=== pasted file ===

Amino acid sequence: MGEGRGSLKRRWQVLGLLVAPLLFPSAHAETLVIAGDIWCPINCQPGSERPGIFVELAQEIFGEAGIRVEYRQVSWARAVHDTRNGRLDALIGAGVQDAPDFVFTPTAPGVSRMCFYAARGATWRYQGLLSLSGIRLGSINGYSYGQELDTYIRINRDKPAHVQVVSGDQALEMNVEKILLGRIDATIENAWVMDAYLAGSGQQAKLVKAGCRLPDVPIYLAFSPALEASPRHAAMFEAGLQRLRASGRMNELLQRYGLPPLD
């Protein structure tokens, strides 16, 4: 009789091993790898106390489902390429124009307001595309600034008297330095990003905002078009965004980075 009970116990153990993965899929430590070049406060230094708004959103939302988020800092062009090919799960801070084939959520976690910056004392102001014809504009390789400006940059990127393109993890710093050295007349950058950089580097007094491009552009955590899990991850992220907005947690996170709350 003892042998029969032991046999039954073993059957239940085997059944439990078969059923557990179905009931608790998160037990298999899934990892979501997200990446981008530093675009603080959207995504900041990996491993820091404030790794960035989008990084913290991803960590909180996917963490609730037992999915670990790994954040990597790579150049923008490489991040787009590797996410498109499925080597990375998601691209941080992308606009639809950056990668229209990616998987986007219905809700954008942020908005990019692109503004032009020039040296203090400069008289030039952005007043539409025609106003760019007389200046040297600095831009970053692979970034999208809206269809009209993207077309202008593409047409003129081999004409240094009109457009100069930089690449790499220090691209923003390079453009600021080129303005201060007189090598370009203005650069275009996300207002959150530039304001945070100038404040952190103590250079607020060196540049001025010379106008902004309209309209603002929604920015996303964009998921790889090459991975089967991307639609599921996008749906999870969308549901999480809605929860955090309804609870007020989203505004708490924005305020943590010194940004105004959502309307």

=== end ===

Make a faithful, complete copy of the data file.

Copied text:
Amino acid sequence: MGEGRGSLKRRWQVLGLLVAPLLFPSAHAETLVIAGDIWCPINCQPGSERPGIFVELAQEIFGEAGIRVEYRQVSWARAVHDTRNGRLDALIGAGVQDAPDFVFTPTAPGVSRMCFYAARGATWRYQGLLSLSGIRLGSINGYSYGQELDTYIRINRDKPAHVQVVSGDQALEMNVEKILLGRIDATIENAWVMDAYLAGSGQQAKLVKAGCRLPDVPIYLAFSPALEASPRHAAMFEAGLQRLRASGRMNELLQRYGLPPLD
């Protein structure tokens, strides 16, 4: 009789091993790898106390489902390429124009307001595309600034008297330095990003905002078009965004980075 009970116990153990993965899929430590070049406060230094708004959103939302988020800092062009090919799960801070084939959520976690910056004392102001014809504009390789400006940059990127393109993890710093050295007349950058950089580097007094491009552009955590899990991850992220907005947690996170709350 003892042998029969032991046999039954073993059957239940085997059944439990078969059923557990179905009931608790998160037990298999899934990892979501997200990446981008530093675009603080959207995504900041990996491993820091404030790794960035989008990084913290991803960590909180996917963490609730037992999915670990790994954040990597790579150049923008490489991040787009590797996410498109499925080597990375998601691209941080992308606009639809950056990668229209990616998987986007219905809700954008942020908005990019692109503004032009020039040296203090400069008289030039952005007043539409025609106003760019007389200046040297600095831009970053692979970034999208809206269809009209993207077309202008593409047409003129081999004409240094009109457009100069930089690449790499220090691209923003390079453009600021080129303005201060007189090598370009203005650069275009996300207002959150530039304001945070100038404040952190103590250079607020060196540049001025010379106008902004309209309209603002929604920015996303964009998921790889090459991975089967991307639609599921996008749906999870969308549901999480809605929860955090309804609870007020989203505004708490924005305020943590010194940004105004959502309307």